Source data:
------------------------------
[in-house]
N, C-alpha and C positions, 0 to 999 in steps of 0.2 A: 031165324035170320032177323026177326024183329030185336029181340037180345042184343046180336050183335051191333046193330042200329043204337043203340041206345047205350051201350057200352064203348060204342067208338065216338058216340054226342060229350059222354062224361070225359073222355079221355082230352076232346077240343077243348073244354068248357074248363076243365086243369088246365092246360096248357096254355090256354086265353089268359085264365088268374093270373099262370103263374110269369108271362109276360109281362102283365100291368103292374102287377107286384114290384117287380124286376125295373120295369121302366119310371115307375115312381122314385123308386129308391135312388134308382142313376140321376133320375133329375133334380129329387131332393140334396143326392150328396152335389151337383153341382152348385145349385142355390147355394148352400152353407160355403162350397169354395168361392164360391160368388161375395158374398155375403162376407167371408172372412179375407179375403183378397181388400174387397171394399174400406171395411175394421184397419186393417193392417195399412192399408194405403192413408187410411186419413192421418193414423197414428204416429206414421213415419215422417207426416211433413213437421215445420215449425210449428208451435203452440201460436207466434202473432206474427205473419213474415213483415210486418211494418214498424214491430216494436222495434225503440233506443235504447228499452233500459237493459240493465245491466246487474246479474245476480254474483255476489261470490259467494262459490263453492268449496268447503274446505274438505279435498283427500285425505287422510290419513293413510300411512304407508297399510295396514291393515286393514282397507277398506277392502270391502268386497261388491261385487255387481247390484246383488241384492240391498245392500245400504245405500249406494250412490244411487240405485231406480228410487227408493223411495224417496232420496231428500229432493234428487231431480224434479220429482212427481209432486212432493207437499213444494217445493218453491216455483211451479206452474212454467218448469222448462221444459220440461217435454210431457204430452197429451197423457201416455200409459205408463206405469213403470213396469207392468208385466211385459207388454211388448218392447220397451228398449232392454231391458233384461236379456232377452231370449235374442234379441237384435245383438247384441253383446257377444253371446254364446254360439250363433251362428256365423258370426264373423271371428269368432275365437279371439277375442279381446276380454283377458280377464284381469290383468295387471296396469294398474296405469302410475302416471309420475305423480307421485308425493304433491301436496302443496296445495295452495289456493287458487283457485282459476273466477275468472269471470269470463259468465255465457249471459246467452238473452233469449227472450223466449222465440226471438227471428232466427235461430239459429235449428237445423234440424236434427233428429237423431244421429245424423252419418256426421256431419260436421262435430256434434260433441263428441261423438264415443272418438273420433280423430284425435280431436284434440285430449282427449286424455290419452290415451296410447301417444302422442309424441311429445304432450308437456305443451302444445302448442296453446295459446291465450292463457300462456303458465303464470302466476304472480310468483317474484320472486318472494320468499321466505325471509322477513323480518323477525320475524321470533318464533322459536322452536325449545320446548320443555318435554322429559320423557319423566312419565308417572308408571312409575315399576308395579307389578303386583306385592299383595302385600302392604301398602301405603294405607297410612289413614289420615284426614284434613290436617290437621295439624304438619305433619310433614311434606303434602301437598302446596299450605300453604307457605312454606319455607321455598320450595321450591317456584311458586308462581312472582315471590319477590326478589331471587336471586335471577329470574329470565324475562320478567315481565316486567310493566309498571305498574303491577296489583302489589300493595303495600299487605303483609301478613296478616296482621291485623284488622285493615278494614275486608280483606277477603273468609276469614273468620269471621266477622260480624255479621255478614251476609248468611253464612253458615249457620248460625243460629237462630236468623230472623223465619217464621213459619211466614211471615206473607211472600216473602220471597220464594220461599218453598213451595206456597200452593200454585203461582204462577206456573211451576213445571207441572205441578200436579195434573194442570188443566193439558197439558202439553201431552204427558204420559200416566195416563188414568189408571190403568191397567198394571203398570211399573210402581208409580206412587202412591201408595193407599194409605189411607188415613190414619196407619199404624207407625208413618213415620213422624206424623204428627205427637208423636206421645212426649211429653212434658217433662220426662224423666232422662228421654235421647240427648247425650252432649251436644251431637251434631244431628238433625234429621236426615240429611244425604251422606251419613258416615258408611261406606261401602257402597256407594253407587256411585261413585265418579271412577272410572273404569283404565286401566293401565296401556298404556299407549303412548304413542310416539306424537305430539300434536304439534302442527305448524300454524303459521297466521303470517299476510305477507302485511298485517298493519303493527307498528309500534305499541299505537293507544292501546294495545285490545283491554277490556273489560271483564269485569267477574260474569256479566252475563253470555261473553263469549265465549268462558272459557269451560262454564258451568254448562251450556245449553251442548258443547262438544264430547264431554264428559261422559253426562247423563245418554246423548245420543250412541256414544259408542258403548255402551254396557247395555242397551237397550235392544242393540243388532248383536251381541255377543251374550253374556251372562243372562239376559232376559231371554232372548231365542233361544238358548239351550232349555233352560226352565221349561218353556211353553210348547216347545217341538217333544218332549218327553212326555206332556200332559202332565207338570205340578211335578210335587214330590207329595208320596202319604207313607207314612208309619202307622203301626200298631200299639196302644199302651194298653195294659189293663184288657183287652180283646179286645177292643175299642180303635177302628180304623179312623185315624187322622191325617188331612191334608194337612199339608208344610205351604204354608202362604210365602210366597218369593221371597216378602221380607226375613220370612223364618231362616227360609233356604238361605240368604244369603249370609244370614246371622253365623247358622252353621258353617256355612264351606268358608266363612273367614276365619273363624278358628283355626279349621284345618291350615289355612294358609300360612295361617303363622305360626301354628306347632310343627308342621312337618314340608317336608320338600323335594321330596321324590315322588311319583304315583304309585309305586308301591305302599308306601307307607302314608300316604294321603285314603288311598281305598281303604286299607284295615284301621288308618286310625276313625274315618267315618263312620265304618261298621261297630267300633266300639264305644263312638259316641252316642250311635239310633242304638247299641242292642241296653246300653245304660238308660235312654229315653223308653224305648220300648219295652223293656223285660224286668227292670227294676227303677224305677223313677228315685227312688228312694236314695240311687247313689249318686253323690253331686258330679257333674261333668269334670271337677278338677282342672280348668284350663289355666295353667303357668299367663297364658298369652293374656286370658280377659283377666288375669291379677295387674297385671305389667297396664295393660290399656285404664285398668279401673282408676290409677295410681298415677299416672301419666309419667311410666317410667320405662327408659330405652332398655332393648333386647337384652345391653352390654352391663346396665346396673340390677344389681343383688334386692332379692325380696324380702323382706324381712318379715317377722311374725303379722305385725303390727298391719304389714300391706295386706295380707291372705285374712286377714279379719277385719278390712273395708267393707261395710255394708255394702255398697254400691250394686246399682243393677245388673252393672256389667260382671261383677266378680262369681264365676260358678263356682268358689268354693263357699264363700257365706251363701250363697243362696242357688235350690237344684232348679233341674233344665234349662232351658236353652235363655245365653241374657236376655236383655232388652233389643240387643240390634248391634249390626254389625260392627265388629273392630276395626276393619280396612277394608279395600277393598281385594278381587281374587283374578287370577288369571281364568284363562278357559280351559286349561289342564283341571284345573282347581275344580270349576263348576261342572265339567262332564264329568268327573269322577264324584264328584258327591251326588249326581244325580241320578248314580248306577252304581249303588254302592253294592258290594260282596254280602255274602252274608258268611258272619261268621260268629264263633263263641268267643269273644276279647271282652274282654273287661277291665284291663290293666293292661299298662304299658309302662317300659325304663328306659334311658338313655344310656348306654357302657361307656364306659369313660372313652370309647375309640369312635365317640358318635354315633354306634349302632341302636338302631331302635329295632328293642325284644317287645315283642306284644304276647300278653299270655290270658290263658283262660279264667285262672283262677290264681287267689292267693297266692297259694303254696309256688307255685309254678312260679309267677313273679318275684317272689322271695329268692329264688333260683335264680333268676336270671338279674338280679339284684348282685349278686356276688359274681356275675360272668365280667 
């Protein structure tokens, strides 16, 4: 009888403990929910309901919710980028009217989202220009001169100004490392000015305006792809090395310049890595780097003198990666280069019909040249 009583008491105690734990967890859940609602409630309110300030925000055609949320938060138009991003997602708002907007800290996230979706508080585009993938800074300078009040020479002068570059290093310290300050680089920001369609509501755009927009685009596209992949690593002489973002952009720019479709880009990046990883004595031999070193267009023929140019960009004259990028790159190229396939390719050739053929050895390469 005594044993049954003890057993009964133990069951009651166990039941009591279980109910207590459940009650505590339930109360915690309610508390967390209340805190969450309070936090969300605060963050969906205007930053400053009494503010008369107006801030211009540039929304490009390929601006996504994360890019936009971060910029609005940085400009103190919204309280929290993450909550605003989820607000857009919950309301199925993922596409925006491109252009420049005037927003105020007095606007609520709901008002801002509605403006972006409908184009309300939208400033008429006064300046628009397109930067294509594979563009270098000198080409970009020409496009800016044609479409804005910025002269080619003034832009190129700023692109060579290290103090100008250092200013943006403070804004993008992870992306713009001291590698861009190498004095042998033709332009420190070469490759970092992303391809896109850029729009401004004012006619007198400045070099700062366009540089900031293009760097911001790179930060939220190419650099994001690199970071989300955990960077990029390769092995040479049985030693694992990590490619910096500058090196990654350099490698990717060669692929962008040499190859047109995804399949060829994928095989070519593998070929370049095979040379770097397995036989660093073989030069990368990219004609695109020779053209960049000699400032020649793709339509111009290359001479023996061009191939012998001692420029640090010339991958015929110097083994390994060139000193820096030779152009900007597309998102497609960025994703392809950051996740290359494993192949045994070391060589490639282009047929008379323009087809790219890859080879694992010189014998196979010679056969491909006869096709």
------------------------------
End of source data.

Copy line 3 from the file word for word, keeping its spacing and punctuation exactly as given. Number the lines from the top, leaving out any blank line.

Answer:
């Protein structure tokens, strides 16, 4: 009888403990929910309901919710980028009217989202220009001169100004490392000015305006792809090395310049890595780097003198990666280069019909040249 009583008491105690734990967890859940609602409630309110300030925000055609949320938060138009991003997602708002907007800290996230979706508080585009993938800074300078009040020479002068570059290093310290300050680089920001369609509501755009927009685009596209992949690593002489973002952009720019479709880009990046990883004595031999070193267009023929140019960009004259990028790159190229396939390719050739053929050895390469 005594044993049954003890057993009964133990069951009651166990039941009591279980109910207590459940009650505590339930109360915690309610508390967390209340805190969450309070936090969300605060963050969906205007930053400053009494503010008369107006801030211009540039929304490009390929601006996504994360890019936009971060910029609005940085400009103190919204309280929290993450909550605003989820607000857009919950309301199925993922596409925006491109252009420049005037927003105020007095606007609520709901008002801002509605403006972006409908184009309300939208400033008429006064300046628009397109930067294509594979563009270098000198080409970009020409496009800016044609479409804005910025002269080619003034832009190129700023692109060579290290103090100008250092200013943006403070804004993008992870992306713009001291590698861009190498004095042998033709332009420190070469490759970092992303391809896109850029729009401004004012006619007198400045070099700062366009540089900031293009760097911001790179930060939220190419650099994001690199970071989300955990960077990029390769092995040479049985030693694992990590490619910096500058090196990654350099490698990717060669692929962008040499190859047109995804399949060829994928095989070519593998070929370049095979040379770097397995036989660093073989030069990368990219004609695109020779053209960049000699400032020649793709339509111009290359001479023996061009191939012998001692420029640090010339991958015929110097083994390994060139000193820096030779152009900007597309998102497609960025994703392809950051996740290359494993192949045994070391060589490639282009047929008379323009087809790219890859080879694992010189014998196979010679056969491909006869096709």